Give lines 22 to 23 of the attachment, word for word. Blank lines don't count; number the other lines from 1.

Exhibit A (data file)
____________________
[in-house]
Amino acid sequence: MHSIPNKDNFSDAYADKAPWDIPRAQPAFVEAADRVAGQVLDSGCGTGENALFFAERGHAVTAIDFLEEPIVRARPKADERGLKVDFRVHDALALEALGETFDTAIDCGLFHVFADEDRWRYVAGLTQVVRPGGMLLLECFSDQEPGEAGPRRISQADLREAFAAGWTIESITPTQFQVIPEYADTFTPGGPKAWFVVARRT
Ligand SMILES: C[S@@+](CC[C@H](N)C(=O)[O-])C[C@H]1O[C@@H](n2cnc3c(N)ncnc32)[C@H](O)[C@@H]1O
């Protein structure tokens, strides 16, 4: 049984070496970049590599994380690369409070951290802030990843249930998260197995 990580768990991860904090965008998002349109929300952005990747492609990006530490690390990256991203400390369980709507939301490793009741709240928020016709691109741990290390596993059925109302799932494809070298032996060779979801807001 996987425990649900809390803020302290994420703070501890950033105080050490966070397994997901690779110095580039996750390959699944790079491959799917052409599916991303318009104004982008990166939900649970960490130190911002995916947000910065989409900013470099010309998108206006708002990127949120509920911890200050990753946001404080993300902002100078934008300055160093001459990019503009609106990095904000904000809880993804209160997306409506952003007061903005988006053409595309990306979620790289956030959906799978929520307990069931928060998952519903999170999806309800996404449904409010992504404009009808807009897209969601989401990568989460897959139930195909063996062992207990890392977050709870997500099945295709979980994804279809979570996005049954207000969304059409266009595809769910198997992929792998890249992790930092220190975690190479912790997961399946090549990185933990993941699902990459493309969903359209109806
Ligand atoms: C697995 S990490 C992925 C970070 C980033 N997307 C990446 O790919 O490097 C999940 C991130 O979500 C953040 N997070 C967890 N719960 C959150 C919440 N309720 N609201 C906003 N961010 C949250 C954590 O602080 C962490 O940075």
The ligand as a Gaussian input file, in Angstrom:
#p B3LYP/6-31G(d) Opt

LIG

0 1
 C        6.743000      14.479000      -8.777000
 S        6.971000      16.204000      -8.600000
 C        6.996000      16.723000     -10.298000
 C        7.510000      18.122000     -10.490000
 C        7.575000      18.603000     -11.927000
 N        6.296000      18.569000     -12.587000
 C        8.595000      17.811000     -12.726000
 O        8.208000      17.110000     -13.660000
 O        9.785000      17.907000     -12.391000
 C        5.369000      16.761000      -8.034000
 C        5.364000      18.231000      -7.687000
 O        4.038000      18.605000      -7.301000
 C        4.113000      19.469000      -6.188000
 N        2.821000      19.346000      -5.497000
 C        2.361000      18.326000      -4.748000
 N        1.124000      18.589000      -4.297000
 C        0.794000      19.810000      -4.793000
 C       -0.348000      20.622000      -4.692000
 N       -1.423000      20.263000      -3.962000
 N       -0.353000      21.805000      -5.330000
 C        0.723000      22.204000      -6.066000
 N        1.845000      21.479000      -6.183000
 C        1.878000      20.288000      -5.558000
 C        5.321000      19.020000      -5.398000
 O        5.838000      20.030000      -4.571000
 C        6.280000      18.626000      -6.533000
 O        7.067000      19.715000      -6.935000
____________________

 C        4.113000      19.469000      -6.188000
 N        2.821000      19.346000      -5.497000